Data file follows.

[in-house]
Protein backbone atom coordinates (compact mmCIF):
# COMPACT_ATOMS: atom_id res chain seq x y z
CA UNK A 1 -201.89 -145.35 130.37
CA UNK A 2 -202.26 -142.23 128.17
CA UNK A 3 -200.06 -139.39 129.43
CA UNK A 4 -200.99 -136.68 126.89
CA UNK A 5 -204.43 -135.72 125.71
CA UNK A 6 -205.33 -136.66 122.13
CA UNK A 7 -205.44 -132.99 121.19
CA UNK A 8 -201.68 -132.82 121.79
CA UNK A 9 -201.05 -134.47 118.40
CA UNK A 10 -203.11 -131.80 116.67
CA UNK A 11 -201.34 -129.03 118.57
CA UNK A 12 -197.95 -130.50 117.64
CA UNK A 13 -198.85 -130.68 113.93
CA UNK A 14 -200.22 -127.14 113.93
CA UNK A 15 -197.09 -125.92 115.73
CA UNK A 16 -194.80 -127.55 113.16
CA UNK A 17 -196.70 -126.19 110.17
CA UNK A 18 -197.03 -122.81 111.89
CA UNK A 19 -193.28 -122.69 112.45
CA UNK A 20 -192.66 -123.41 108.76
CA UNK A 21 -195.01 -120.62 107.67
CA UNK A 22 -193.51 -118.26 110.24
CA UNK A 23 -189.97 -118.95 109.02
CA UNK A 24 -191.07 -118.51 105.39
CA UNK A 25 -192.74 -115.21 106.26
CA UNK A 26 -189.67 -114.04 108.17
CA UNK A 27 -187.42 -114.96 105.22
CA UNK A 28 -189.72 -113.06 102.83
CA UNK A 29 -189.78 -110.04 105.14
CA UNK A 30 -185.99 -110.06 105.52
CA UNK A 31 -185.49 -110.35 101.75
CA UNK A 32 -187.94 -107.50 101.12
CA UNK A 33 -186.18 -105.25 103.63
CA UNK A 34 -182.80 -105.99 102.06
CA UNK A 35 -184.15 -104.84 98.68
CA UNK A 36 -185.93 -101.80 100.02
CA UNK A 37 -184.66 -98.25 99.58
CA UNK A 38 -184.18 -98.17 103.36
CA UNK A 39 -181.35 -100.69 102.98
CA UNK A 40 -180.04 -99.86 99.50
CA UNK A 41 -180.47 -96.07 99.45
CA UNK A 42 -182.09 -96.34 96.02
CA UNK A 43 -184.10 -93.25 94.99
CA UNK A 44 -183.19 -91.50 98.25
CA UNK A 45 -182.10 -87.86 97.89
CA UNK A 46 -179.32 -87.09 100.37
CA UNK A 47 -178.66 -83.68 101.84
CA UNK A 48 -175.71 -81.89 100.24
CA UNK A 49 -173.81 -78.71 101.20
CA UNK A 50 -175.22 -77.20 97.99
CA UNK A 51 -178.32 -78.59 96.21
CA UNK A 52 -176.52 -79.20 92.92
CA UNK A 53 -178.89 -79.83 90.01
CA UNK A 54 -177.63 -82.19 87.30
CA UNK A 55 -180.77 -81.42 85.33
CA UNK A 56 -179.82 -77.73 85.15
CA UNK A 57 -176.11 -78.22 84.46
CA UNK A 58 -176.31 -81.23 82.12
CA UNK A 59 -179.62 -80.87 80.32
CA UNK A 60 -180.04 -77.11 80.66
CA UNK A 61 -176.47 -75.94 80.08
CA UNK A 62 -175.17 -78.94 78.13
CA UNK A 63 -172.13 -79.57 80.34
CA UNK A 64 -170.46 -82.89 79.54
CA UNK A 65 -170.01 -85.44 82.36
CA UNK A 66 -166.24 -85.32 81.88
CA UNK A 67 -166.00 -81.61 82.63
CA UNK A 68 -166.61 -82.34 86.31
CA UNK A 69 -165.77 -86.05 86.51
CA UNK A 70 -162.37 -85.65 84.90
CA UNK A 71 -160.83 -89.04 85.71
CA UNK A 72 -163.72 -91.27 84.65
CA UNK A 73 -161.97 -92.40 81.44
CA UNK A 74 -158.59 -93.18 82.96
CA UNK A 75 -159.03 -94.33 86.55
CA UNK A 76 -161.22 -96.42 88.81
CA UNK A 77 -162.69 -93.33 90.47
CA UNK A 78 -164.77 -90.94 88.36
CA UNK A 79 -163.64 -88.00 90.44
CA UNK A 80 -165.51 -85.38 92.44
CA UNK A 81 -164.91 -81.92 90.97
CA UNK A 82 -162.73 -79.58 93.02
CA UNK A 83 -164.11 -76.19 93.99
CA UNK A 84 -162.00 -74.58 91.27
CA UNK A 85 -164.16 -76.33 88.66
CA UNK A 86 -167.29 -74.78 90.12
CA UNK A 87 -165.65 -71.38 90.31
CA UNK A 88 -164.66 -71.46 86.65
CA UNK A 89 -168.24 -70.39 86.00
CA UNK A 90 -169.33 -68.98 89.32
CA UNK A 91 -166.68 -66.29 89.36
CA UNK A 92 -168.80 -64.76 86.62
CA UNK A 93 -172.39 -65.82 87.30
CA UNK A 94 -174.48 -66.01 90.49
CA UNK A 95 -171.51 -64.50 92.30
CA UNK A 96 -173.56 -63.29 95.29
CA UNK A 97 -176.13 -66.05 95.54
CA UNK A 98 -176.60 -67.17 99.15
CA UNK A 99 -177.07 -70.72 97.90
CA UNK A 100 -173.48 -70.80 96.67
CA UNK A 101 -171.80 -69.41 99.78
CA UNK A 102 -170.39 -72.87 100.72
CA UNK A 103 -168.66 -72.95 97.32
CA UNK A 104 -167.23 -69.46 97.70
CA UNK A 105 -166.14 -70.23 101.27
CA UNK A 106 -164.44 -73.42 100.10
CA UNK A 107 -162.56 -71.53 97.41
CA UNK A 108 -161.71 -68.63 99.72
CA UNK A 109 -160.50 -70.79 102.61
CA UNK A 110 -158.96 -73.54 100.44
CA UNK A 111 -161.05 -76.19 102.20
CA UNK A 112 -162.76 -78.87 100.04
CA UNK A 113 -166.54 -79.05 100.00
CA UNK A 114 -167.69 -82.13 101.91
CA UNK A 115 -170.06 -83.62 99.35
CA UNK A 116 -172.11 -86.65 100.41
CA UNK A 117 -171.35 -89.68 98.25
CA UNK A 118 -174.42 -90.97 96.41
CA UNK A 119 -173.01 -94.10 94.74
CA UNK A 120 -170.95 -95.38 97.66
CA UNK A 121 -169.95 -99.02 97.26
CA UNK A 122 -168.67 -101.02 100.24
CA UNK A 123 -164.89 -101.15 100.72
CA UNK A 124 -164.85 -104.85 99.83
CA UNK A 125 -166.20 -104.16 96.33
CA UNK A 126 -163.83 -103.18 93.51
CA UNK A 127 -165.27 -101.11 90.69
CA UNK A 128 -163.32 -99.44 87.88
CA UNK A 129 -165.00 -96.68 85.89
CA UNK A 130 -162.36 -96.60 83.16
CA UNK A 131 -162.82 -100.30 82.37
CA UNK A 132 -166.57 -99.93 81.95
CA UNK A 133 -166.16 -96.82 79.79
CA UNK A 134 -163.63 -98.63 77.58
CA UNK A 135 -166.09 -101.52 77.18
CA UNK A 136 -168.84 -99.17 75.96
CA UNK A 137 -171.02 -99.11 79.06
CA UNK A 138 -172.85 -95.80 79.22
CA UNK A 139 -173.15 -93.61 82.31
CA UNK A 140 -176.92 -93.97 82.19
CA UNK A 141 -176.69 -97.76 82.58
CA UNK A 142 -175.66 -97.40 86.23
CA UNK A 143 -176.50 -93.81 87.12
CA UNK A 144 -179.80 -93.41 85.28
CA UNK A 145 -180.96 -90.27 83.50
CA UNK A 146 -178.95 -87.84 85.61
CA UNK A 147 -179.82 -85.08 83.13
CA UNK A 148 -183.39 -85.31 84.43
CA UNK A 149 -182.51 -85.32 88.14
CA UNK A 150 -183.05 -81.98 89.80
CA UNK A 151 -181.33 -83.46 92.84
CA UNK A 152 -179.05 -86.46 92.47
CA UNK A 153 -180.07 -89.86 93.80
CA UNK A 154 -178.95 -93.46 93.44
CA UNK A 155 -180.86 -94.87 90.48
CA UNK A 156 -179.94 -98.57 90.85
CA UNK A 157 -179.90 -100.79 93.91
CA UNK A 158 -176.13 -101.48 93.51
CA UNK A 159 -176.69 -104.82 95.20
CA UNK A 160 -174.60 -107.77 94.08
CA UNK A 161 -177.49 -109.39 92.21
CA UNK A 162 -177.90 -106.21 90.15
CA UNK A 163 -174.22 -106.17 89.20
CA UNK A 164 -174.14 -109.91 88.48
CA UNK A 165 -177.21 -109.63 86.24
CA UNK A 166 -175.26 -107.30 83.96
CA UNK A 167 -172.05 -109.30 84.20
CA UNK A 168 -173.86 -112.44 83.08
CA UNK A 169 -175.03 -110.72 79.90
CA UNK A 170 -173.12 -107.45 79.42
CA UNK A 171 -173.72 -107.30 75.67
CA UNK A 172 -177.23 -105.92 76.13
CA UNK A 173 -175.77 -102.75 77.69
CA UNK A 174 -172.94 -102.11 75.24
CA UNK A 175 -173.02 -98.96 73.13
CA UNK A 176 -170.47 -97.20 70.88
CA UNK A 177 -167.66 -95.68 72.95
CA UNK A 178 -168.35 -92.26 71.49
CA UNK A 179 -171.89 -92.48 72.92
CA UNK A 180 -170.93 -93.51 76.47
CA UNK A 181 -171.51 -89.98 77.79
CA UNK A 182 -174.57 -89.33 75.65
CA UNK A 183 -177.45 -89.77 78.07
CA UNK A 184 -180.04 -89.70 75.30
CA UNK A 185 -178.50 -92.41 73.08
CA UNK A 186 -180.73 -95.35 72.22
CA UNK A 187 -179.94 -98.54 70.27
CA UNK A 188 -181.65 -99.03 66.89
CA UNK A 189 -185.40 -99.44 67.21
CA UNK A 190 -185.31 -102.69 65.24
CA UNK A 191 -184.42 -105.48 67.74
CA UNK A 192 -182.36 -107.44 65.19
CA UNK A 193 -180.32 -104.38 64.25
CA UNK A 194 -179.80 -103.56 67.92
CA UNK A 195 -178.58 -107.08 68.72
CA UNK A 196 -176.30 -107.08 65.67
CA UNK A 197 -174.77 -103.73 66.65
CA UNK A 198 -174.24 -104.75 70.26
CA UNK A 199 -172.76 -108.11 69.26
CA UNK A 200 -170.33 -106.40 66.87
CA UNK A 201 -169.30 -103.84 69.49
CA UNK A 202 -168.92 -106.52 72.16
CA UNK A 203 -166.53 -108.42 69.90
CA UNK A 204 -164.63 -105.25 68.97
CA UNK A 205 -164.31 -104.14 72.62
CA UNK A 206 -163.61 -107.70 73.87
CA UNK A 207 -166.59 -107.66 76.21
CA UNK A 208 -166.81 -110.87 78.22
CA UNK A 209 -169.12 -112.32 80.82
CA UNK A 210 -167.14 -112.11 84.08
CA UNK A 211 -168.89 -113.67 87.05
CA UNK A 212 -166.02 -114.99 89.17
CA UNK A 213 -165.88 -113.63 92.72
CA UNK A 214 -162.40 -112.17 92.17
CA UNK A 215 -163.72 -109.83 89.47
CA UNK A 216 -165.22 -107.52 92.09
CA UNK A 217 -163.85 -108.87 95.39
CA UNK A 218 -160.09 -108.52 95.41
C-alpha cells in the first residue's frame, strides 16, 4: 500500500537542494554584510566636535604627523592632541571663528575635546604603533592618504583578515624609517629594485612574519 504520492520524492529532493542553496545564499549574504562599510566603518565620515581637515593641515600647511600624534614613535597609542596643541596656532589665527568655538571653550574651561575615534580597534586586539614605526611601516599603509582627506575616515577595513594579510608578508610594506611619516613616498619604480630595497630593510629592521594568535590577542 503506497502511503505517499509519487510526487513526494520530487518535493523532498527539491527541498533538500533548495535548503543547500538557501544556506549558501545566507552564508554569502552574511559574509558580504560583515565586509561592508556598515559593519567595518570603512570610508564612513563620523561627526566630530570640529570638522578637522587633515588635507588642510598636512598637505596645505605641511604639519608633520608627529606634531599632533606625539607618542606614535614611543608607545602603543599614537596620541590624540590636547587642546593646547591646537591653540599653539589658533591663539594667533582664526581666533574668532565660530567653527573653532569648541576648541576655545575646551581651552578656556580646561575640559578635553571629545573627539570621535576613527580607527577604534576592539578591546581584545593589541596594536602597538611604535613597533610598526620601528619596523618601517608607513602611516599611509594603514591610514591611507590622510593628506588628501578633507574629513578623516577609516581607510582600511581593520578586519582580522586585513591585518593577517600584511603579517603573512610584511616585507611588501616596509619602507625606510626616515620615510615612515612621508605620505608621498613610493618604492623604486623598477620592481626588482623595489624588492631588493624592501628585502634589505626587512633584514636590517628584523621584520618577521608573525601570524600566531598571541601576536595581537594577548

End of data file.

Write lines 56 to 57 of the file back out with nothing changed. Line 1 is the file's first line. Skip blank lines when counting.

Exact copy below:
CA UNK A 53 -178.89 -79.83 90.01
CA UNK A 54 -177.63 -82.19 87.30